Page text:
Myth 1: You Need An Expensive Camera
A good photo tells a story, has great composition, sharp focus, quality lighting, and tells a story. Even the cheapest cameras can properly expose an image and get the subject in focus; the rest is your responsibility as the photographer.
A good camera can give you more flexibility and control if you know how to use it, but just having an expensive camera will not improve your skills. I recommend mastering the basics on a point and shoot and upgrading when the camera becomes the limiting factor. I didn’t upgrade to a DSLR until I needed more control over where the camera focused. I upgraded again when I became passionate about travel photography and wanted GPS capabilities. Notice how the last upgrade wasn’t even about the quality of my photos?
Can you guess which photos I took with my old Olympus (a point and shoot) and which ones were with my Canon 6D?
Hover over the image to reveal which camera I used.
Myth 2: Professionals Shoot Better Photos Than Amateurs
A professional once told me that he consistently shoots photos that would score between a B+ to an A- if graded; he may not be the best, but his clients are happy. In photo competitions, it’s the amateurs who win because they have a higher degree of variability between photos; capturing some A++s, but also some D’s.
It’s probably those D-s that are destroying your confidence, but I bet you’ll find a few gems in your collection too. Photographers may excel in their niche, but shooting outside of that niche is challenging. Photographers I admire have told me they can never shoot fantastic landscapes like I do; a compliment like that catches me off guard, but it’s a nice confidence boost and a reminder that even professional photographers have weaknesses.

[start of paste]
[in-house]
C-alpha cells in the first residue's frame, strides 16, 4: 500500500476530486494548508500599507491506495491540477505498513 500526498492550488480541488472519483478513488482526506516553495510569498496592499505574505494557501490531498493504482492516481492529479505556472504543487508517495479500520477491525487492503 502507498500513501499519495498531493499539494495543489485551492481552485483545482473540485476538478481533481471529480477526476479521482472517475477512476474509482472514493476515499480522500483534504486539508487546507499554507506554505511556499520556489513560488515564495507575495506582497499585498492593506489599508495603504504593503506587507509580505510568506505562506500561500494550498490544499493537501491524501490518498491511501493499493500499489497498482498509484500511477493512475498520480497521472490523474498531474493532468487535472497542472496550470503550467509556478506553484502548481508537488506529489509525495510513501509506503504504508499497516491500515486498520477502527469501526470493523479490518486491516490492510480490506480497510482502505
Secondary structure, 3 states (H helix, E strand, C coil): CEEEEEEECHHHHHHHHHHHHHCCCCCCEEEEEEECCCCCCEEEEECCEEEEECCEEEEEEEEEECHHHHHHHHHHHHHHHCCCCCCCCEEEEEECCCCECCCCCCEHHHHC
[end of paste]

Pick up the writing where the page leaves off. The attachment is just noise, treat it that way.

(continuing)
Myth 3: Professionals Shoot In Full Manual
Photographers understand all of their camera’s controls but may shoot in aperture or shutter priority mode or use a custom setting. A professional photographer allows the camera to do most of the heavy lifting and only makes minor tweaks if needed. Adjusting your manual settings with every shot is a hassle and may lead to some missed shots.
Myth 4: Avoid Bad Lighting
Many love the golden hour for its soft golden glow and believe the hour before the sun rises or sets is the only time to photograph. New photographers often fall victim to this philosophy and believe there is not enough light at night and midday light is too harsh. Stop limiting yourself to shooting only two hours a day! If you come to terms with the idea that the golden hour is only one type of light and learn to embrace any light, then you’ll find there is no such thing as bad lighting.
Myth 5: Photographers Never Take A Bad Photo